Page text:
SHOPPERS AT CLAY TERRACE, AN upscale mall in Carmel, Ind., can find a high-quality suit or pair of shoes, eat dinner at a great restaurant, shop for plasma screen TVs or sign up for a new cellular plan. Starting this month, on their way to Ann Taylor Loft or Circuit City, they're likely to see some interesting activity at The Estridge Home Experience. It might be a trunk show from a home décor manufacturer, a chef doing a cooking demonstration, a painter swirling a faux finish on a wall, or a local TV personality taping a home-improvement show. If shoppers stop in, they might find the accent pillows they wanted for their living room sofa or the perfect lamp for the den.
This is a design center?
Well, yes and no. To be sure, customers of Carmel-based The Estridge Cos. come to the Home Experience to meet with a designer and select their options and upgrades. But the center also is a central part of the builder's marketing plan.
“Most builders will put design centers in industrial parks and look at their customers as people who have bought their homes,” says Paul Estridge, president of The Estridge Cos., which builds homes under five different names for markets ranging from value-conscious, entry-level buyers to multimillion-dollar luxury buyers. “We wanted to locate our design studio in the midst of a very high-end lifestyle shopping mall. ... I think a lot of people will have their first experience with us here instead of at a construction trailer 14 miles out in the suburbs. We're coming to where they live.”
Estridge is also making a statement about his own brand by positioning it near respected home décor retailers such as Z Gallerie.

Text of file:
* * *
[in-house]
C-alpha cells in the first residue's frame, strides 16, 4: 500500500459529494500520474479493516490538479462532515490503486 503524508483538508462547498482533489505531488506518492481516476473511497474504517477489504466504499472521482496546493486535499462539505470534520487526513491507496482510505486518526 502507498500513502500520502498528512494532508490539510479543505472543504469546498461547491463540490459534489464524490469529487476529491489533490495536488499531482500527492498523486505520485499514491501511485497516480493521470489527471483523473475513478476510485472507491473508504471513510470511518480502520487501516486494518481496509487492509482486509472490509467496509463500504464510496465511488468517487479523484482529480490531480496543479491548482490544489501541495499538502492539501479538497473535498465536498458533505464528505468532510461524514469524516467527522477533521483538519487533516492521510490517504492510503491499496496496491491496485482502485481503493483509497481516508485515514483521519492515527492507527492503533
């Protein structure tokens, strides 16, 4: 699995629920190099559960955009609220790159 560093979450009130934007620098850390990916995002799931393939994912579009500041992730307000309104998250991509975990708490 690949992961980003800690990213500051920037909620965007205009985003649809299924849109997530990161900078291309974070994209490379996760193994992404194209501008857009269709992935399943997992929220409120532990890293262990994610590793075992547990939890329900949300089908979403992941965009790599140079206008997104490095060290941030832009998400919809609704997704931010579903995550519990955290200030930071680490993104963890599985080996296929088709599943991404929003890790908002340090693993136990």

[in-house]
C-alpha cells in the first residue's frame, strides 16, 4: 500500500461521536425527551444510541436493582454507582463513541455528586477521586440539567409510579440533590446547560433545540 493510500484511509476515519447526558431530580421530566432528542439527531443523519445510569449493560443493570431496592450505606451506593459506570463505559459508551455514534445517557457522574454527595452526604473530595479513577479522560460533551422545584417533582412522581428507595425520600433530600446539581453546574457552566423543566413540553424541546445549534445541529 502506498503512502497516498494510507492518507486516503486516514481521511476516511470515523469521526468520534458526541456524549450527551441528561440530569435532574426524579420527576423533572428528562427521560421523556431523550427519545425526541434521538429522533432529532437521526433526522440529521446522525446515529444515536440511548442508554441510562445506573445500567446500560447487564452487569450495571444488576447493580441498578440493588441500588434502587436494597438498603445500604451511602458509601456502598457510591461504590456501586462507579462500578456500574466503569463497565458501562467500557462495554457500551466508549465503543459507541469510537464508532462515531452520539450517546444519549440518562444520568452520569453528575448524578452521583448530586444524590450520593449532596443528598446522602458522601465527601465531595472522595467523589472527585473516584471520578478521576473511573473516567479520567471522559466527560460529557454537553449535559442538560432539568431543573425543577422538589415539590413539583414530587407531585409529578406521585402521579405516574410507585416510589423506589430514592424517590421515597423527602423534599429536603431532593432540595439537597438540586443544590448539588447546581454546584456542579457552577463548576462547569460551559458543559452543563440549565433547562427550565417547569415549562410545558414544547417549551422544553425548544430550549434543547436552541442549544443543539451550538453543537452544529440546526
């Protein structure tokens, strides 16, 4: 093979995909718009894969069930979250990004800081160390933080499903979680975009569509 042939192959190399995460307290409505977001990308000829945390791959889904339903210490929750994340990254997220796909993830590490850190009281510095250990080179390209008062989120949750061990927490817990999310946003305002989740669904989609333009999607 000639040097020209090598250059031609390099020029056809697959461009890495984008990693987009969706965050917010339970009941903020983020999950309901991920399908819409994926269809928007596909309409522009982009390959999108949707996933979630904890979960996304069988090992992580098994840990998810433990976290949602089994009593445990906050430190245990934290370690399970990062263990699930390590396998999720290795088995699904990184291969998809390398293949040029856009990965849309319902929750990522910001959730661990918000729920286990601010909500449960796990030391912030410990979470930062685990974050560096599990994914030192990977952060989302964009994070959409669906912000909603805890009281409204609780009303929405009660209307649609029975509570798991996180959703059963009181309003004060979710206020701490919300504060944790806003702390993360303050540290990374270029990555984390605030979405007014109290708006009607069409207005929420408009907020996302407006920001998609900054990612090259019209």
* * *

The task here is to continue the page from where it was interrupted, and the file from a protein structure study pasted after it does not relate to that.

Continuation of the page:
“We're locating our home design studio amongst those other incredibly great national names, so we get bounce off those,” Estridge says.
He's not alone. Builders across the country are starting to view design centers in a radically different way. Once relegated to a garage or fourth bedroom in a model home or in a nondescript space in an office park, the next generation of design centers has the look and feel of a high-end store. They're open in the evenings and on weekends, not only for customers with signed contracts to select their carpet and cabinets but also for those who just want to check out the latest products and get some decorating ideas.
It's a change that has to happen, says Linda Kirby, creative director of Masco Design Solutions, which works with builders to design and build their design centers. Customer demand and competition from big-box home improvement retailers such as The Home Depot and Lowe's are driving the shift. Customers are used to walking into a brightly lit showroom with wide aisles, attractive displays (no carpet samples stacked on the floor), competitive prices, and convenient hours.
“Builders don't realize how much of their profits go down the street,” says Kirby, whose company helped Estridge create his new center.
Plus, builders are finding that traditional advertising is losing its impact, says Jaimi Julian Thompson, president of Artisan Design Group in San Diego and a design center consultant to home builders. It's not possible to make a simple, high-impact statement to consumers through newspapers, radio, and television, she says.